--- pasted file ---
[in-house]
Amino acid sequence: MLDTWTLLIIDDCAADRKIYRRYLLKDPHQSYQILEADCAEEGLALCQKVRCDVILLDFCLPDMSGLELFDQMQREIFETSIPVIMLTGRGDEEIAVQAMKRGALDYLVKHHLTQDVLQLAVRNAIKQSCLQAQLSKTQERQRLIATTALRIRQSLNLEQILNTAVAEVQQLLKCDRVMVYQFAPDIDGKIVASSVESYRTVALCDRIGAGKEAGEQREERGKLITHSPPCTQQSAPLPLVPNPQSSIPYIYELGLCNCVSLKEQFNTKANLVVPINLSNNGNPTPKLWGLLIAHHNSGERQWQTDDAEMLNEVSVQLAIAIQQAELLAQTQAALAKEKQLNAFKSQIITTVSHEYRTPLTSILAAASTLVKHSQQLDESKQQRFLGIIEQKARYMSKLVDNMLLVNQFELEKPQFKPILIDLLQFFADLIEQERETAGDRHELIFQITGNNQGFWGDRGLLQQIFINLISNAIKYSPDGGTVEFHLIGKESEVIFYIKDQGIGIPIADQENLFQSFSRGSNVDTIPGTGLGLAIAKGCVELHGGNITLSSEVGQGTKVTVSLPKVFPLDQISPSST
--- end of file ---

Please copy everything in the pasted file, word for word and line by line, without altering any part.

[in-house]
Amino acid sequence: MLDTWTLLIIDDCAADRKIYRRYLLKDPHQSYQILEADCAEEGLALCQKVRCDVILLDFCLPDMSGLELFDQMQREIFETSIPVIMLTGRGDEEIAVQAMKRGALDYLVKHHLTQDVLQLAVRNAIKQSCLQAQLSKTQERQRLIATTALRIRQSLNLEQILNTAVAEVQQLLKCDRVMVYQFAPDIDGKIVASSVESYRTVALCDRIGAGKEAGEQREERGKLITHSPPCTQQSAPLPLVPNPQSSIPYIYELGLCNCVSLKEQFNTKANLVVPINLSNNGNPTPKLWGLLIAHHNSGERQWQTDDAEMLNEVSVQLAIAIQQAELLAQTQAALAKEKQLNAFKSQIITTVSHEYRTPLTSILAAASTLVKHSQQLDESKQQRFLGIIEQKARYMSKLVDNMLLVNQFELEKPQFKPILIDLLQFFADLIEQERETAGDRHELIFQITGNNQGFWGDRGLLQQIFINLISNAIKYSPDGGTVEFHLIGKESEVIFYIKDQGIGIPIADQENLFQSFSRGSNVDTIPGTGLGLAIAKGCVELHGGNITLSSEVGQGTKVTVSLPKVFPLDQISPSST